"It was chilling to see this ... I mean this is a neighborhood and community that is incredibly inclusive, and to see what is the ultimate symbol of evil and hatred and murder, frankly, having been painted all over the sidewalk was really disturbing," he said.
The appearance of the graffiti hit Szabo especially hard, given his family history.
"My grandparents were Holocaust survivors. My grandmother saw her mom, her dad, her grandfather and her 10-year-old brother walked into the gas chambers," he said.
San Francisco Department of Recreation and Parks jumped into action as soon as they got word of the damage from police.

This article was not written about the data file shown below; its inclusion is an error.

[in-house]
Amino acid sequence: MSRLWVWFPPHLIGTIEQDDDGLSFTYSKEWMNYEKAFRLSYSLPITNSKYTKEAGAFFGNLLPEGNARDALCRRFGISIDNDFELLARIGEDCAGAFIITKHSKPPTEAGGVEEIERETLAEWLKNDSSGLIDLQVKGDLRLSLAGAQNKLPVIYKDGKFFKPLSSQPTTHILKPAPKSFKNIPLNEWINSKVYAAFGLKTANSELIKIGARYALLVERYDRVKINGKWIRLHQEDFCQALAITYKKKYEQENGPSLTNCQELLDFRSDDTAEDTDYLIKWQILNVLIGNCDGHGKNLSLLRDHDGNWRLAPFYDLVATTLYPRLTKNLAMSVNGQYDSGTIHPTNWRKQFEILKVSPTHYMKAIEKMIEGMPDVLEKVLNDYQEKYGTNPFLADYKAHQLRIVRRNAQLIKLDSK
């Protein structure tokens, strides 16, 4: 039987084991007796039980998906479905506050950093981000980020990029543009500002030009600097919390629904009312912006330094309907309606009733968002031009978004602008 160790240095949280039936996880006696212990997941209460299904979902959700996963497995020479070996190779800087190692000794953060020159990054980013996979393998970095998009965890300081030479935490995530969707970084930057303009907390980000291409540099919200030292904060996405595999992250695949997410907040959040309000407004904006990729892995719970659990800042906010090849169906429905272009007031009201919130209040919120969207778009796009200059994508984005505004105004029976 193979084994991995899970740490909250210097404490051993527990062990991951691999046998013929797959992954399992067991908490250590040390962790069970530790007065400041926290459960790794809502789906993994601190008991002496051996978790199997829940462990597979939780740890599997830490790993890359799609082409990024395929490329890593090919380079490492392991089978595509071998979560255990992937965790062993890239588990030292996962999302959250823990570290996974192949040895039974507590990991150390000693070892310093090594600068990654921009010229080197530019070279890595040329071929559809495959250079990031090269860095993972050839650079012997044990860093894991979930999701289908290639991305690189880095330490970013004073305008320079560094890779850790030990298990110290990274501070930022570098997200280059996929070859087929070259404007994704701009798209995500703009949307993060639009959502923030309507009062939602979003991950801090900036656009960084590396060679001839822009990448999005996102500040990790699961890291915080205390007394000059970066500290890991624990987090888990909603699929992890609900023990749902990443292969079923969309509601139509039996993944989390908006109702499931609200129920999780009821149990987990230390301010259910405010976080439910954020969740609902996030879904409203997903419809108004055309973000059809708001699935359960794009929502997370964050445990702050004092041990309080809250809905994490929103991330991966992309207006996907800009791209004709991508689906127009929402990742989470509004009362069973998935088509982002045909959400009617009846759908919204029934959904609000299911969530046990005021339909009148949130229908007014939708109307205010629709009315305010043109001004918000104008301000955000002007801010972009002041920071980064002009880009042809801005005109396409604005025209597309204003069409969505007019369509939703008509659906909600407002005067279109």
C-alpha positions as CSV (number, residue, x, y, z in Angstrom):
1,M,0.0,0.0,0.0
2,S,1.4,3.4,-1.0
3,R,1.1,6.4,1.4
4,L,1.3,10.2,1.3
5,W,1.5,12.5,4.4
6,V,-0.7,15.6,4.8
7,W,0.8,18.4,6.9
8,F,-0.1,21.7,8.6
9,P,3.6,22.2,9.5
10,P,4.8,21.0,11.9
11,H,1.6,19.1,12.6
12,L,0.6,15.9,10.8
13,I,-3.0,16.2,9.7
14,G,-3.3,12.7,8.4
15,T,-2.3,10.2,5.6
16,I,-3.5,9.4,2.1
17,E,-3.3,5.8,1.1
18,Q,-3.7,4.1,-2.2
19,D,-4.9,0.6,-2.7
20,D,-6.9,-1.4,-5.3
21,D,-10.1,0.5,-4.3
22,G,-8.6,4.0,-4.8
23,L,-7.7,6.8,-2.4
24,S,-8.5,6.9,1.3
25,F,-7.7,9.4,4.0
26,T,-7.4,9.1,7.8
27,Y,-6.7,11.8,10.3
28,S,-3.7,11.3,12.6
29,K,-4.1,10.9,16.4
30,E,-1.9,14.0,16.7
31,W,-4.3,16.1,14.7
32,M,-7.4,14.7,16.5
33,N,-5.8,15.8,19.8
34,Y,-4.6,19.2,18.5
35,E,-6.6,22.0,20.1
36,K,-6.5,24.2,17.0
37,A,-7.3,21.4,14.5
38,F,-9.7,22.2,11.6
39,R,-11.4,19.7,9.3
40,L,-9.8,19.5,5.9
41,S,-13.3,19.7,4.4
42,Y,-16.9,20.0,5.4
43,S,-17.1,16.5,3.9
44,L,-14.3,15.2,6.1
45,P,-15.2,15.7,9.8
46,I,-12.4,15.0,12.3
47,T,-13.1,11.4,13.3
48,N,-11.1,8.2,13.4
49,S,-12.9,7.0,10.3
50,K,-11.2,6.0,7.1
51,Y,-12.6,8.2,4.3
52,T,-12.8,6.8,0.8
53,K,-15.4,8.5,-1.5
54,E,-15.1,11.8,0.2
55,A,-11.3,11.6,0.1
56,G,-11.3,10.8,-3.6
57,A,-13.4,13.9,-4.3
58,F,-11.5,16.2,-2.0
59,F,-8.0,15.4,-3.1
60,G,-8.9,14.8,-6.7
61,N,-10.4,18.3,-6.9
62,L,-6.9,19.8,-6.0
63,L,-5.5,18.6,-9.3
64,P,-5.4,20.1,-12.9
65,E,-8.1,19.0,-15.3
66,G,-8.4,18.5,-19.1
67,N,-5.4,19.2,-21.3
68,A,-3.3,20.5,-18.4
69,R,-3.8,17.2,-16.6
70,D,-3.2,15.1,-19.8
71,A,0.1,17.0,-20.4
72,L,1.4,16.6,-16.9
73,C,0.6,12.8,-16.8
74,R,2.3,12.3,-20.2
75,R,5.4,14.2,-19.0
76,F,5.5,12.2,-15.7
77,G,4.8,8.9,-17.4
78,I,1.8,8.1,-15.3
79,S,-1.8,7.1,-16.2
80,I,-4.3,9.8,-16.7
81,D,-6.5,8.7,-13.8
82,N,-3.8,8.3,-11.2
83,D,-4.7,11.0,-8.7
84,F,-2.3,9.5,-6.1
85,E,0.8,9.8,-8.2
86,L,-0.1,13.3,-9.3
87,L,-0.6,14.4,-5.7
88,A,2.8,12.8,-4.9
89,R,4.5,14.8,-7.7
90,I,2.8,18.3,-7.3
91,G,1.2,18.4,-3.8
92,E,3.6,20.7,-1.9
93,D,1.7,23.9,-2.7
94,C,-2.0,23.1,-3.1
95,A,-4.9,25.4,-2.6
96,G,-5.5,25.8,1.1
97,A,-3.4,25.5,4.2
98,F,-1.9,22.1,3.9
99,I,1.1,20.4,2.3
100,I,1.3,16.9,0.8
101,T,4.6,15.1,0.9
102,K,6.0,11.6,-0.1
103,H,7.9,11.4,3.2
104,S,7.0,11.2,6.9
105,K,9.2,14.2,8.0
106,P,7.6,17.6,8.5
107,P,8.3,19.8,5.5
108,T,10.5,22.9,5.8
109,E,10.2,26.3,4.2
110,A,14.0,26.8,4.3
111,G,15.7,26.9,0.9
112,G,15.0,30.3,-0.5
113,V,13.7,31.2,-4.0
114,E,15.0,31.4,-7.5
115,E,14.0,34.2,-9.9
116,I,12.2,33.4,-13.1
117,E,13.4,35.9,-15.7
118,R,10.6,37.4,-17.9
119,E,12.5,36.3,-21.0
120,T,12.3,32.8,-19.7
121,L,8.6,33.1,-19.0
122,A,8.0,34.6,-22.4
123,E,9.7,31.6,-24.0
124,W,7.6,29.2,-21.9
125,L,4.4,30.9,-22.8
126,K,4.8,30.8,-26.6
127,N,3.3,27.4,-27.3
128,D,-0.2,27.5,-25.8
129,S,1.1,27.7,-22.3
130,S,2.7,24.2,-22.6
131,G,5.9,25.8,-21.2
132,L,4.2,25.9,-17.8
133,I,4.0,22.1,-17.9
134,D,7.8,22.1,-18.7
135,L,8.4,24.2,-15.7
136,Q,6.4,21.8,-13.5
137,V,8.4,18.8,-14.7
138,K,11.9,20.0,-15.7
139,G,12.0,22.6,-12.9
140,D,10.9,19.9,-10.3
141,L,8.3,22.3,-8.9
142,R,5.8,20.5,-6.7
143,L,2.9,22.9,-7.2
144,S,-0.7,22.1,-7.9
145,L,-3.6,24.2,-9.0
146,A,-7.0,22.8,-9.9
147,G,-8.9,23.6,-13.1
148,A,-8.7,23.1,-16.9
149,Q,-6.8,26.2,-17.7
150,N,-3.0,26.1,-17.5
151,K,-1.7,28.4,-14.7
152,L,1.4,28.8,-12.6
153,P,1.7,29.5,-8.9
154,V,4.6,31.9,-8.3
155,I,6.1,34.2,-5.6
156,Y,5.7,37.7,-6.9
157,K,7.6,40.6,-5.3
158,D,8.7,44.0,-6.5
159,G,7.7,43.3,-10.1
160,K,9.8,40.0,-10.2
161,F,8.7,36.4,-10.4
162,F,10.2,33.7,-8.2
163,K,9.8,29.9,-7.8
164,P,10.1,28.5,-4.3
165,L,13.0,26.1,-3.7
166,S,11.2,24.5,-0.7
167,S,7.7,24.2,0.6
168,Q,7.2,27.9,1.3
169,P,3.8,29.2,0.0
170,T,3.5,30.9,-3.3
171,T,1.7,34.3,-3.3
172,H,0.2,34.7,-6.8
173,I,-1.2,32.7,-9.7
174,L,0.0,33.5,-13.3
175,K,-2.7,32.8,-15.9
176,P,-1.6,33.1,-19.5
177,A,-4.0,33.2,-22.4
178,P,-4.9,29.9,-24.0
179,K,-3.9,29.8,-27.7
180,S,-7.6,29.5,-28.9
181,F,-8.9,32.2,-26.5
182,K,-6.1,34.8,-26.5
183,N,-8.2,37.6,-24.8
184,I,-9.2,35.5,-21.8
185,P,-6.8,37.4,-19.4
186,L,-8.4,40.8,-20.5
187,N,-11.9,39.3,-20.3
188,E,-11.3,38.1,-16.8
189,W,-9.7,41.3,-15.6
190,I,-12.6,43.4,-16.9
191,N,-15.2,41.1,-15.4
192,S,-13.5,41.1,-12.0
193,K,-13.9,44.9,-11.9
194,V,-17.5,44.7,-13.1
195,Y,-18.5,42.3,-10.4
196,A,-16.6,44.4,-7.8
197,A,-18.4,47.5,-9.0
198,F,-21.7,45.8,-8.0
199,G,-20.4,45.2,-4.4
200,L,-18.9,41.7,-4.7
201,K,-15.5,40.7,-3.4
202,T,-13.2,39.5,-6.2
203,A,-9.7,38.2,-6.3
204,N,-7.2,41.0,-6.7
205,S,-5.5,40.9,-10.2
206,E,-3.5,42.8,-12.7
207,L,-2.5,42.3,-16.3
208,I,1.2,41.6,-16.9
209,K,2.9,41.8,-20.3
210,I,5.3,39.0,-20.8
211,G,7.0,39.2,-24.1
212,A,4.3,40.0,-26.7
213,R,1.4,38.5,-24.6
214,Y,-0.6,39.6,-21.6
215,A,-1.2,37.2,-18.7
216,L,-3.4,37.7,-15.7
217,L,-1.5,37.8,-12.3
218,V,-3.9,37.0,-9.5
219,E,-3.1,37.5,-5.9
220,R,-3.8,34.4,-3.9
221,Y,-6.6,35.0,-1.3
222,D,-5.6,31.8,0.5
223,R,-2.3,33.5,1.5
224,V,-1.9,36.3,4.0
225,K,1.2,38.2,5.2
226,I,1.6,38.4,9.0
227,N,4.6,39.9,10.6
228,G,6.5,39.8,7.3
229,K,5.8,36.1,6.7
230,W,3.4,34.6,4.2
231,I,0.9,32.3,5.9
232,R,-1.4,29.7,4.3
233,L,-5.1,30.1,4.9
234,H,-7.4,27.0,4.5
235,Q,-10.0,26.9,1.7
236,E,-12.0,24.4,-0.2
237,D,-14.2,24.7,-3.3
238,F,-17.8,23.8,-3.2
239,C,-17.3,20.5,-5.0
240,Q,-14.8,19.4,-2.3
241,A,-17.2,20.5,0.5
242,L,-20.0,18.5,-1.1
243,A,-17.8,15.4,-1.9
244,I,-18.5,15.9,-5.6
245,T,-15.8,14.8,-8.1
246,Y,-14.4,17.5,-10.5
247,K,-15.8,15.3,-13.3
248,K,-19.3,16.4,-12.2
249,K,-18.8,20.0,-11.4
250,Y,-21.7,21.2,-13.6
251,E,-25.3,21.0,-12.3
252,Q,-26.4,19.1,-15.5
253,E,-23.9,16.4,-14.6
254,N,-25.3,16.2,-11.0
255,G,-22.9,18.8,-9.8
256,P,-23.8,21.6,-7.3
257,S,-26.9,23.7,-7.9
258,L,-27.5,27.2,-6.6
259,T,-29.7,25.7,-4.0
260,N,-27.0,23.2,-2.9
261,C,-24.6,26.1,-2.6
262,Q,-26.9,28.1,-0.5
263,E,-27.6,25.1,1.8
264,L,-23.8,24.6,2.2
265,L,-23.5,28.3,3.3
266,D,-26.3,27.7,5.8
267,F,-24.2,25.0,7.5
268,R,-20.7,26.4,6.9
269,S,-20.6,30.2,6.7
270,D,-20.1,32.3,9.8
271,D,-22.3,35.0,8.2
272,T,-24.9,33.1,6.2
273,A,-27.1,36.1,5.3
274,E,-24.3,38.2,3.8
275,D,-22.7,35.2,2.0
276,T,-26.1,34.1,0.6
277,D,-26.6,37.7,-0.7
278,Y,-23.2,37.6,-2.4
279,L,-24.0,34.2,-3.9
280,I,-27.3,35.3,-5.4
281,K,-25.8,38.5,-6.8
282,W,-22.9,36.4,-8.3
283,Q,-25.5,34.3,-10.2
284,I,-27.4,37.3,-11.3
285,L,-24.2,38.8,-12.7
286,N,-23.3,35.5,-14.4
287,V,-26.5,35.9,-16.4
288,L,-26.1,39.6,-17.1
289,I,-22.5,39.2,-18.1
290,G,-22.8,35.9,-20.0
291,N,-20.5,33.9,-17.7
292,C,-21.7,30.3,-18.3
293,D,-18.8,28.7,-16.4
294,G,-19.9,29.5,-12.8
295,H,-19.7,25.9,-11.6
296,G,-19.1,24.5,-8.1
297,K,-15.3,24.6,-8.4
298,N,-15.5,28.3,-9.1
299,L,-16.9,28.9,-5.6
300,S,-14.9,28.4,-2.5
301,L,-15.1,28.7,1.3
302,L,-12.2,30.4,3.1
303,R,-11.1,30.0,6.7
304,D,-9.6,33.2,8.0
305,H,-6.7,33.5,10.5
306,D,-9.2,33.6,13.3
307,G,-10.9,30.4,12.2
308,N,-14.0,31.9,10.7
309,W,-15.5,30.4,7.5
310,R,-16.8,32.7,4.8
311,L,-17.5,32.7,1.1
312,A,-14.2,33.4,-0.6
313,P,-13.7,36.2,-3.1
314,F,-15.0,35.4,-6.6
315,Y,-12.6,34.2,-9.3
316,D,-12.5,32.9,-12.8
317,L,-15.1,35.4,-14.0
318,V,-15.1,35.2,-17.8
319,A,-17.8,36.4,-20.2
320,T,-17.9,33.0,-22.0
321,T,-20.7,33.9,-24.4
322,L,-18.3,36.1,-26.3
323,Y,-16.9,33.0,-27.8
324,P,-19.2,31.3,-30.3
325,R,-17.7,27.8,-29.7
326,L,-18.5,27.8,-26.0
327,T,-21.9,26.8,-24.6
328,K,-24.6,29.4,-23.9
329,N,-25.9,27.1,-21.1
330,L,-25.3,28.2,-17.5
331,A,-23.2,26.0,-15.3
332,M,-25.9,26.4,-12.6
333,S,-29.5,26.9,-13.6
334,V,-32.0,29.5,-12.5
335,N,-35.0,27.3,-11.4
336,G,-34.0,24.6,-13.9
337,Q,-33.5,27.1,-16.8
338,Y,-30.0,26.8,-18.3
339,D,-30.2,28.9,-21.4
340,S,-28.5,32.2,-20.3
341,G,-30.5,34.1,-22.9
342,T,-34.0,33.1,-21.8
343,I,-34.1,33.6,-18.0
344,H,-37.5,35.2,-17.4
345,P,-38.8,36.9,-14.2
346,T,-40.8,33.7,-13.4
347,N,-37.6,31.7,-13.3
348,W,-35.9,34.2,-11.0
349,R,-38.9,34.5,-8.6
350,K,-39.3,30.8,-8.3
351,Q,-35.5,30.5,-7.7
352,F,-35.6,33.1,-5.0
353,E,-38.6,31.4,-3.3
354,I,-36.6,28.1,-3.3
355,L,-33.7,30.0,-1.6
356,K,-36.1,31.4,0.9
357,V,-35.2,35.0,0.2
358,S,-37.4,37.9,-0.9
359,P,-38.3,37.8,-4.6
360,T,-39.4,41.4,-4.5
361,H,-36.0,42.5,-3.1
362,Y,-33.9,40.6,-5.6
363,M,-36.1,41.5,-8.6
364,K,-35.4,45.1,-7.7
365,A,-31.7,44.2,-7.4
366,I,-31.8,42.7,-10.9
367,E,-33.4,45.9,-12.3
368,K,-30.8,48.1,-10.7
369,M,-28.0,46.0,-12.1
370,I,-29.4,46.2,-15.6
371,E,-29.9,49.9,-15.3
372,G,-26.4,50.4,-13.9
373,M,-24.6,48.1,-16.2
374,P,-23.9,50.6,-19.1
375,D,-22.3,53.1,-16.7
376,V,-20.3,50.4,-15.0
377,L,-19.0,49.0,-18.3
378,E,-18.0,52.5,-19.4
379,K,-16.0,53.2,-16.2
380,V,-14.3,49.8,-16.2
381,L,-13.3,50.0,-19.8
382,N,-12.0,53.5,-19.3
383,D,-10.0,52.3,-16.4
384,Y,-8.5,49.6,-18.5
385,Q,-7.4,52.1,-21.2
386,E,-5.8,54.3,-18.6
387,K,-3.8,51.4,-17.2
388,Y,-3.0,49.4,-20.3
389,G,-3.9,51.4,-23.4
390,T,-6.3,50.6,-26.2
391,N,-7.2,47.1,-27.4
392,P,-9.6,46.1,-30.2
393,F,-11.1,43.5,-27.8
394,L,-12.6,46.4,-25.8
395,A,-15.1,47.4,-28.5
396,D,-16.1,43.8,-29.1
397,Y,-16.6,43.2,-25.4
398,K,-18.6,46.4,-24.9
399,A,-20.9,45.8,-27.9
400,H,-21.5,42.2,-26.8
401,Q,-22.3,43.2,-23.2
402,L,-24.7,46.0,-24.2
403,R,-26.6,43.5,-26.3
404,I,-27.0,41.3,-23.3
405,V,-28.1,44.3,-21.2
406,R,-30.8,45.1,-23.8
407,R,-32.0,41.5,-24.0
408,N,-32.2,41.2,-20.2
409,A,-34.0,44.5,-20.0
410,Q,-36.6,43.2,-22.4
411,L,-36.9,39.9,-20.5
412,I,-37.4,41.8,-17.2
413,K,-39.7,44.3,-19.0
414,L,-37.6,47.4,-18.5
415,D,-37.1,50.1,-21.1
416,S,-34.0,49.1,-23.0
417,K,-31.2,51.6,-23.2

"We immediately called our paint shop, and they arrived within minutes to clean up the approximately 13 swastikas painted across the park," said Rec and Parks spokswoman Tamara Barak Aparton.
"I know that we've seen an increase in the number of hate crimes. I'm really, really worried, that people feel that, because they're seeing someone like our leaders do this, they somehow think that its okay to act this way, or put these kind of symbols out there," he said.